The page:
While many people have mild or no symptoms, if left untreated, PAD can lead to critical limb ischemia (CLI), a serious form of the disease4-5.
PAD symptoms include:
- Increased pain during exercise in the legs, thigh or buttocks (also called intermittent claudication)4,5
- Ulcers or sores on the feet or toes that are slow to heal3-5
- Numbness in the legs or feet when not moving3,6
- Limbs and/or feet that are colder to the touch than other limbs3,31
- Decreased or complete lack of pulse in the legs or feet1,32
- Shiny skin, or thick and slower growth of toenails1,32
Stages of PAD
There are different stages as PAD progresses from having little-to-no symptoms through potential amputation, if left untreated.
- Asymptomatic (no symptoms)
- Intermittent Claudication (IC)
- Critical Limb Ischemia (CLI)
|Stages of PAD33|
|Clinical Description||Asymptomatic||Intermittent Claudication||Critical Limb Ischemia|
|Symptoms||no symptoms, decreased leg pulse might be found in clinic||ranging from mild to severe leg pain upon exertion||Rest Pain:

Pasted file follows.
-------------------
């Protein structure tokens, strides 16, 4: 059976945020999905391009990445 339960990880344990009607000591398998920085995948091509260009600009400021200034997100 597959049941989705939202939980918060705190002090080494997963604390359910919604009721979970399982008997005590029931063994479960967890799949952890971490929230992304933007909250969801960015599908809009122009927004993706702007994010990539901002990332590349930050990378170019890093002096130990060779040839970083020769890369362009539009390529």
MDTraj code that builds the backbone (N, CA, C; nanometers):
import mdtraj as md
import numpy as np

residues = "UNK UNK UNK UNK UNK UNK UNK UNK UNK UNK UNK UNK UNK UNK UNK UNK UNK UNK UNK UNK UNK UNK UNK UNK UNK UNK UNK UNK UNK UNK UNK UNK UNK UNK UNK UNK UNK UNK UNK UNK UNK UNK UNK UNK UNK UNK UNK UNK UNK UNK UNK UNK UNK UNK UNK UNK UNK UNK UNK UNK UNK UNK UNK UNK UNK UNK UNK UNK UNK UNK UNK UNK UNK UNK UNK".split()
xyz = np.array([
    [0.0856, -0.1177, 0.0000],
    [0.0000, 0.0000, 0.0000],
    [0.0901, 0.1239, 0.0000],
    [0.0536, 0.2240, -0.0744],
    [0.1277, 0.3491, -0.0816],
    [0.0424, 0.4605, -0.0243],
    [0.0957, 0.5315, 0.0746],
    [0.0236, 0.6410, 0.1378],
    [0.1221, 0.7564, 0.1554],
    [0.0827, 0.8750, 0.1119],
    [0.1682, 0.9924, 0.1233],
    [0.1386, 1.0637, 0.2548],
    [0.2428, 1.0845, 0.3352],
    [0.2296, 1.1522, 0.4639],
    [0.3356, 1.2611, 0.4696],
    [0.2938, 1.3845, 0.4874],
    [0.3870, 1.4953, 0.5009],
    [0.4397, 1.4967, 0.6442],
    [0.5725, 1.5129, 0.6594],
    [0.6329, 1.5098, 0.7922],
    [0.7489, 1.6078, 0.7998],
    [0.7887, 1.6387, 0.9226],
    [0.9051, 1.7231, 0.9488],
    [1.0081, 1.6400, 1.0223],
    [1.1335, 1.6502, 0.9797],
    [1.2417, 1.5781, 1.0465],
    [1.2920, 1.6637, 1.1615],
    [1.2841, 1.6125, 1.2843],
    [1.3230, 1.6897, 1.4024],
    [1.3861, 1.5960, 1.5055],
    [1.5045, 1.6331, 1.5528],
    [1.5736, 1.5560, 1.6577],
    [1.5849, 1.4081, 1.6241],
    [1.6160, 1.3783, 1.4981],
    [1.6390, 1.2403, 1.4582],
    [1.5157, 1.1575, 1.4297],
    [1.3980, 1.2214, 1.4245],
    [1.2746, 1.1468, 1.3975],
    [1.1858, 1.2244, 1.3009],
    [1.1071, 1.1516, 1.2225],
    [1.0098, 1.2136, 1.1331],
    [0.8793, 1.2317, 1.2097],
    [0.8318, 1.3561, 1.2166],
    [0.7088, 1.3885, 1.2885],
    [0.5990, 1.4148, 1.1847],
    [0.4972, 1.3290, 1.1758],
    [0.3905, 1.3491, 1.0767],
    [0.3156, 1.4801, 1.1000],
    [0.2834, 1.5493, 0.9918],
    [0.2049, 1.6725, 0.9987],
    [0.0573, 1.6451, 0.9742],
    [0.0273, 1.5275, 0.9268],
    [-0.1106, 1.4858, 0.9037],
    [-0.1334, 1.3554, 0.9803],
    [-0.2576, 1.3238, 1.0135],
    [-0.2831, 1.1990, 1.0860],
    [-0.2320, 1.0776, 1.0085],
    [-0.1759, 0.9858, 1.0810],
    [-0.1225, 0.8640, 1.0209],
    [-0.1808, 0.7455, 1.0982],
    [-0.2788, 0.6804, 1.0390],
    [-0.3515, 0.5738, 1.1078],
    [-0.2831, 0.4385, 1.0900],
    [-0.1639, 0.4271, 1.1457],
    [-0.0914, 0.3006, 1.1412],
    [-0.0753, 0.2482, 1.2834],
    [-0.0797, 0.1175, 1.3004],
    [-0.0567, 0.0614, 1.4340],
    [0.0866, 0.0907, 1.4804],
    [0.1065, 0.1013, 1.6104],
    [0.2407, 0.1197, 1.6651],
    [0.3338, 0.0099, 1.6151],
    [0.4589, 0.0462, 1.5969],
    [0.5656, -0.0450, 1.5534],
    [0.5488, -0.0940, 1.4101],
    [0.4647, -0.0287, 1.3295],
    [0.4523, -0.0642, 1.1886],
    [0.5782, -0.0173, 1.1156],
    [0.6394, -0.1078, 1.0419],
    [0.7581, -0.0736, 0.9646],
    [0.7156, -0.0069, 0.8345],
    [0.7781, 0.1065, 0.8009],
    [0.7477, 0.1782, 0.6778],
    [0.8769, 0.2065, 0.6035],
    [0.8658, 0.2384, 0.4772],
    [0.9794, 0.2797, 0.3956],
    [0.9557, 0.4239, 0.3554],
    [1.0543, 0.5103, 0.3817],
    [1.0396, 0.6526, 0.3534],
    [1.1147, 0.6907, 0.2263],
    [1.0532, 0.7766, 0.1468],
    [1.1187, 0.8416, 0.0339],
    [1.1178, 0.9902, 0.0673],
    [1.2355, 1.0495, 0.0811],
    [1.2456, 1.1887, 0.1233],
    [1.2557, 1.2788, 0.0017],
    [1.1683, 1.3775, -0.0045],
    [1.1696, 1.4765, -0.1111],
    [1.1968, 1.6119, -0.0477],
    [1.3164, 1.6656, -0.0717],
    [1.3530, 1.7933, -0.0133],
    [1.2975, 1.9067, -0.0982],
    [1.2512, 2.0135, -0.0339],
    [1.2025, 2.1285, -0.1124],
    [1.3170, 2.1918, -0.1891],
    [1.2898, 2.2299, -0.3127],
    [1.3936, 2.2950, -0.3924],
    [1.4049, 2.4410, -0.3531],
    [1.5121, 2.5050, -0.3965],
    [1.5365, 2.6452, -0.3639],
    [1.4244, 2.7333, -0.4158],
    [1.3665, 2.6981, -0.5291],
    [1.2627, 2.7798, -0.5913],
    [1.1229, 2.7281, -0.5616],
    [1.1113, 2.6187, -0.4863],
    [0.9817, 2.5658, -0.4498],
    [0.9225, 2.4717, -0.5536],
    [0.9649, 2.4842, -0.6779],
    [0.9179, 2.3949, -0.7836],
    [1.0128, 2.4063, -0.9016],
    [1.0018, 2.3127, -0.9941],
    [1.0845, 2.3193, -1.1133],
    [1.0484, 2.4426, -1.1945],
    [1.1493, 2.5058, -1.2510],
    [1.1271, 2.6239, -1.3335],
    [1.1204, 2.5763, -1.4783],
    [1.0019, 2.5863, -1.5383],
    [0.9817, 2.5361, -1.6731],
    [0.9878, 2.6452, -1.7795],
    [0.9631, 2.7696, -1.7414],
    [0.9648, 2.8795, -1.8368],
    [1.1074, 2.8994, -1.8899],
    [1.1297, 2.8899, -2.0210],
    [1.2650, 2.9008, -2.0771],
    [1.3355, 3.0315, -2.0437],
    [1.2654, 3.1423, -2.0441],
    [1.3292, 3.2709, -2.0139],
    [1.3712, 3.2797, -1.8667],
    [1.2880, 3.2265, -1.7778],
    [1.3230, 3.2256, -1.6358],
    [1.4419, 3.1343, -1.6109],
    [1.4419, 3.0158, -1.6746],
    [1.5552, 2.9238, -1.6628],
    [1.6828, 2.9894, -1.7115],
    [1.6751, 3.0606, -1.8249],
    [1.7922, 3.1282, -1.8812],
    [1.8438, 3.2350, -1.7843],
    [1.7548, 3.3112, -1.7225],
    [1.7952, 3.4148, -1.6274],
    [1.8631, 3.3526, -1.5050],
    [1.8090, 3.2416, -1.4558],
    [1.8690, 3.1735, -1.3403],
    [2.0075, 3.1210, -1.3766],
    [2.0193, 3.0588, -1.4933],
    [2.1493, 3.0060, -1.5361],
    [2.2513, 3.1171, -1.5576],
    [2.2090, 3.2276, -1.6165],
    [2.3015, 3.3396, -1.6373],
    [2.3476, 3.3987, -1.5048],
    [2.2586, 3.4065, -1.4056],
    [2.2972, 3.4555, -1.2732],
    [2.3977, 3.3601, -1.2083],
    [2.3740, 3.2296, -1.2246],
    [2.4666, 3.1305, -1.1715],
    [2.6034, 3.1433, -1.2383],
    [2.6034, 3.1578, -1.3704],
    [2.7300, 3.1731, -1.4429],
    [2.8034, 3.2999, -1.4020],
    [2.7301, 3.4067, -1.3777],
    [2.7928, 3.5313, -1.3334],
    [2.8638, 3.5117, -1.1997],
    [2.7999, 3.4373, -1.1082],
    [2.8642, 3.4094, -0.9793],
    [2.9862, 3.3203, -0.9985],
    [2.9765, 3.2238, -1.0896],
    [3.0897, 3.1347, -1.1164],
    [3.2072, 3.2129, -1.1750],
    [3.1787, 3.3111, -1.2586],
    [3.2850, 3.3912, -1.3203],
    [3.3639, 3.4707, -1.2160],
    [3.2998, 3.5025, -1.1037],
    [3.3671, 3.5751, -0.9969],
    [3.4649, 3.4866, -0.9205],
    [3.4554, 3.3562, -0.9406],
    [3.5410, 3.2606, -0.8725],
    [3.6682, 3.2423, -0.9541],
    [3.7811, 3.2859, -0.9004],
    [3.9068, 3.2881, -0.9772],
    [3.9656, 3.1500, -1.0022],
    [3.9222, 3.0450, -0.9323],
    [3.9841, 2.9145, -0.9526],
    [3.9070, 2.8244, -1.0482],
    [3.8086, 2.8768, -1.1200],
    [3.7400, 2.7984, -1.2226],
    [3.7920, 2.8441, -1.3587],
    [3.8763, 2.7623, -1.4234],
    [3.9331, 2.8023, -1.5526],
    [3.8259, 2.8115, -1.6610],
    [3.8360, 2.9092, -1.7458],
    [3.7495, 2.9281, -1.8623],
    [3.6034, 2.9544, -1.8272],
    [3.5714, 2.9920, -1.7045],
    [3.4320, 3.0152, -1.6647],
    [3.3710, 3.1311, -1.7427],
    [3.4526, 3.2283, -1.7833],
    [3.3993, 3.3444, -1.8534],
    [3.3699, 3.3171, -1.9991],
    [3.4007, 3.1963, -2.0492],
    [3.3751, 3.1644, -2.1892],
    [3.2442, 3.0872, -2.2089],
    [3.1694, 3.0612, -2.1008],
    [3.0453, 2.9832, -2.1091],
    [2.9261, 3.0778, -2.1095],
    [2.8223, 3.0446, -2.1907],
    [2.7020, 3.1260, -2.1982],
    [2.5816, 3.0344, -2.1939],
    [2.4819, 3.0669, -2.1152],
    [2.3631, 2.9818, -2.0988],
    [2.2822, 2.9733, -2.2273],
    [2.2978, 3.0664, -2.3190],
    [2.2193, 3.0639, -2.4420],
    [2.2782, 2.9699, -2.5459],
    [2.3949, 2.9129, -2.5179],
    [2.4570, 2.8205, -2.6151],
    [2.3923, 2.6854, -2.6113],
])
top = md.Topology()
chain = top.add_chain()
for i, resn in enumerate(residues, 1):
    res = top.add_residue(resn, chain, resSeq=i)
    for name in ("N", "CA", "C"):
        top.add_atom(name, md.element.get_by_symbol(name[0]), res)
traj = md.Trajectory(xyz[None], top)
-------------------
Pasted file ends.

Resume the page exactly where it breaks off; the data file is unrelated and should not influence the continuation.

leg pain without exertion (while at rest)
ranging from minor to major ulcers or gangrene
A physician may perform any of the following methods of diagnosis:
During an assessment for PAD a doctor will look for decreased blood pressure or pulses in the legs,1,5,31 high blood pressure5, heart abnormalities5, color changes in the legs or feet1,5, loss of hair in the legs or feet1, and ulcers5 (infections or sores that won't heal)1,2,5.
Ankle Brachial Index (ABI)
An ABI test is an easily done exam that compares the blood pressure in the feet to the blood pressure in the arms2,5,31. This test helps diagnosis PAD patients by determining if there is narrowing of the arteries31.
An ultrasound is a test allowing for a visualization of arteries as well as measurements based on sound waves 2,5,31. Ultimately, the doctor is determining blood circulation and if blockages in the arteries exist2,5,31.
An angiography test injects a dye into the patient's blood vessels in the affected area. X-rays are then taken to evaluate blood circulation and if blockages exist in the arteries.1-2,31.
Blood tests can be done to look for related factors such as high cholesterol or diabetes1
Patients with No or Poor Options
In severe cases, patients with CLI who are not candidates for revascularization may require amputation. Amputation may be necessary for a variety of reasons, including necrosis of the weight-bearing portions of the foot, uncorrectable flexion contracture, weakness or loss of movement of the extremity, unmanageable rest pain, severe infection, or very limited life expectancy due to other comorbid conditions39.